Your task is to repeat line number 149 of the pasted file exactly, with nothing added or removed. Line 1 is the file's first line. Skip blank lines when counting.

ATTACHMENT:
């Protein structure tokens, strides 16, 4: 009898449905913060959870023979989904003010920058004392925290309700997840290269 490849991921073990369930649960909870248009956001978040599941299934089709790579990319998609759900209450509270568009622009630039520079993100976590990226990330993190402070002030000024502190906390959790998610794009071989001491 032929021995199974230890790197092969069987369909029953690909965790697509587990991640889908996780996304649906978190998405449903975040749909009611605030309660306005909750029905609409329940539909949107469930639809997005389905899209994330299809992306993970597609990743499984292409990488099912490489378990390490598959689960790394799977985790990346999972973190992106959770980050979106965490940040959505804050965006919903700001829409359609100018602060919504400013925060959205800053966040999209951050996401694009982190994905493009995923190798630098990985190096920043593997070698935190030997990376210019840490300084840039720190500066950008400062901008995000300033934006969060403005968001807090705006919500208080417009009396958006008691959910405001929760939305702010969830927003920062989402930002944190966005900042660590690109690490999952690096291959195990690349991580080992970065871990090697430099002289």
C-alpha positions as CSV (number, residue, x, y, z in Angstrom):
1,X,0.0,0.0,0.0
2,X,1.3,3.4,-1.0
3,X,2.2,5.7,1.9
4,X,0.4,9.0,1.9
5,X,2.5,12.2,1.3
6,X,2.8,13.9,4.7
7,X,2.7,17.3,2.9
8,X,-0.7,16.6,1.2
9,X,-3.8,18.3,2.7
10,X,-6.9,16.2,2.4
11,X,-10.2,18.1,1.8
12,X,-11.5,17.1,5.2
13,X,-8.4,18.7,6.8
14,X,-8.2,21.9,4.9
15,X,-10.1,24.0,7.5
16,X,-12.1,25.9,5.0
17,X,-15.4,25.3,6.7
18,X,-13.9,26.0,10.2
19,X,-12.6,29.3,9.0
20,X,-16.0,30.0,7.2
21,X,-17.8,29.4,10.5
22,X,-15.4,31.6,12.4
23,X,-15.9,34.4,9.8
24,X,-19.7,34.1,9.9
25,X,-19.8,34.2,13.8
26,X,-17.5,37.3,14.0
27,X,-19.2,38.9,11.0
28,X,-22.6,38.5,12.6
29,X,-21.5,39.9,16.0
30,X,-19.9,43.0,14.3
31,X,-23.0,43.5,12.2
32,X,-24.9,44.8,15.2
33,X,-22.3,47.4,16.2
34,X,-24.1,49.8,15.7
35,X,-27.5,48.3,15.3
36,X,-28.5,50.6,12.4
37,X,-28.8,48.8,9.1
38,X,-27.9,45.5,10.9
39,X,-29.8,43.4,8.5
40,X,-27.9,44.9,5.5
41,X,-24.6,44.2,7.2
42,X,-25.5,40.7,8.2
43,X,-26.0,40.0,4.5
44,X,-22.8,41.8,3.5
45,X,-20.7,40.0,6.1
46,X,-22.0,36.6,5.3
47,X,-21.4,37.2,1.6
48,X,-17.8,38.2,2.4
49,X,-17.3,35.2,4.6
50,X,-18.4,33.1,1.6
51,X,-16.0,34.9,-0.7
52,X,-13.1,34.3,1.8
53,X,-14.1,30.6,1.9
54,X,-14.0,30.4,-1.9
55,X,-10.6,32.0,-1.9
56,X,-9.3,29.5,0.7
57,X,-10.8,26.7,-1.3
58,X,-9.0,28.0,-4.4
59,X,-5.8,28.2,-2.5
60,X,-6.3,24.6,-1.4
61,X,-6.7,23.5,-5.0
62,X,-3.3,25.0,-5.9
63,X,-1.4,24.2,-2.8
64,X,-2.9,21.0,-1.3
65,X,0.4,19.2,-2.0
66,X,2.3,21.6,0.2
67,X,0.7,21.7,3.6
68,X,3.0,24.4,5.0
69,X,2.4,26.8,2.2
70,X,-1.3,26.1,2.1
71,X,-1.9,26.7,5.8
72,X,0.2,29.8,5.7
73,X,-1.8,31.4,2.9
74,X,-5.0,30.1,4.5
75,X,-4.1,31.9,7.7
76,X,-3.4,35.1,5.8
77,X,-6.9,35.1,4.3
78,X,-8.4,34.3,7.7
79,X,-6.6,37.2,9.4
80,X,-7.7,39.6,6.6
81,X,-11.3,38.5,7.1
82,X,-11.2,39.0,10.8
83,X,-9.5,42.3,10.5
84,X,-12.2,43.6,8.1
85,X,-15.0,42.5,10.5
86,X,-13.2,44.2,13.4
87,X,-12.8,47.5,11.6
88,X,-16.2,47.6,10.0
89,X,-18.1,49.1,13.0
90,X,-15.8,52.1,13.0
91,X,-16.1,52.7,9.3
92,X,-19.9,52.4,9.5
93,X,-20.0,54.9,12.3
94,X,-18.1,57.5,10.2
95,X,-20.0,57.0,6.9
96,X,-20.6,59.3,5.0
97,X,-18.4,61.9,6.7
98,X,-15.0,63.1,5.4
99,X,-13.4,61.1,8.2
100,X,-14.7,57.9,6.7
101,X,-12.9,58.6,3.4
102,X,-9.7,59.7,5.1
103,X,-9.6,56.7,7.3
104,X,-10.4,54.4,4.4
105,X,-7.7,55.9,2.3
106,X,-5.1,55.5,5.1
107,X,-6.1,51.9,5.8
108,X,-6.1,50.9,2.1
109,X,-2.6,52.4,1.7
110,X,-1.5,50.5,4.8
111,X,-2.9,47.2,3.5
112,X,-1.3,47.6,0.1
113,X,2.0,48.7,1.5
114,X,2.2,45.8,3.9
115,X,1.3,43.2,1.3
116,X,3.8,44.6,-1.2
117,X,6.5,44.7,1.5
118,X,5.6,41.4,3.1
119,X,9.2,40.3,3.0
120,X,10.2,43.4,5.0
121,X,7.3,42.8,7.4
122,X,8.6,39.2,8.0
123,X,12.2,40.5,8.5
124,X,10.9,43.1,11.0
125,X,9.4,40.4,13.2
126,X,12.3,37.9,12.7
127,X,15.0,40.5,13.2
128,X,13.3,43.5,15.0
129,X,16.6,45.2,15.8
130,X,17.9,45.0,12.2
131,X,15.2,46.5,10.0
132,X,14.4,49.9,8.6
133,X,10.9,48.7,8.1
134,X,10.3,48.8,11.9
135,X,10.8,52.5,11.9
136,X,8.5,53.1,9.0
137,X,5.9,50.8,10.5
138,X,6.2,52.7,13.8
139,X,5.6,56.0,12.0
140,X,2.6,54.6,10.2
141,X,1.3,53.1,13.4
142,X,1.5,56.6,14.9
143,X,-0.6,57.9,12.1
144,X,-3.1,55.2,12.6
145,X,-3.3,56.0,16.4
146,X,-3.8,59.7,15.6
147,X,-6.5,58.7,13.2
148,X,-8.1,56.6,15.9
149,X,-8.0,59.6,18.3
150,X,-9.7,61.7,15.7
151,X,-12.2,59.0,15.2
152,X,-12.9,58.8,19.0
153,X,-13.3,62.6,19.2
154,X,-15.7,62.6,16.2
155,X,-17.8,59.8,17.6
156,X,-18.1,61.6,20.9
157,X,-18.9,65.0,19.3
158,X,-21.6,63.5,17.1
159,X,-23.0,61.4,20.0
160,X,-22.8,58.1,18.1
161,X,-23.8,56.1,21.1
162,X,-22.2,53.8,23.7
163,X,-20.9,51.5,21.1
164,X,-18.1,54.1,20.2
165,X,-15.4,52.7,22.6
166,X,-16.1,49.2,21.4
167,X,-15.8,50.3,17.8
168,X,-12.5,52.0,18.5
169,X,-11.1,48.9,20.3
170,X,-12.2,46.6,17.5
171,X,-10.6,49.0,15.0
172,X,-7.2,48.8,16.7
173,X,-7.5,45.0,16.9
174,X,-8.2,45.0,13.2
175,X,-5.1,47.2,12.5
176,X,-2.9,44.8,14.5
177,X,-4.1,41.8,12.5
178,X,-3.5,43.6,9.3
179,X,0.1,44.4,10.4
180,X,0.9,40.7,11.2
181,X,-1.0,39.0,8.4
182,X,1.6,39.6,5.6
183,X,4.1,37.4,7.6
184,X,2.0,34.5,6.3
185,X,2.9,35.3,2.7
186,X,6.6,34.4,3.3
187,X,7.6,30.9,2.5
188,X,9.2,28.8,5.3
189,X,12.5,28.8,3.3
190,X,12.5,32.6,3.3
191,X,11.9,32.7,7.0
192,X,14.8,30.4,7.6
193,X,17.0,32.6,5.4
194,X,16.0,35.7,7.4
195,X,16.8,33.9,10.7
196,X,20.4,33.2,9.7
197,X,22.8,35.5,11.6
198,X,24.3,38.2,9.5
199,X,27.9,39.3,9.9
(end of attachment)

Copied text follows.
147,X,-6.5,58.7,13.2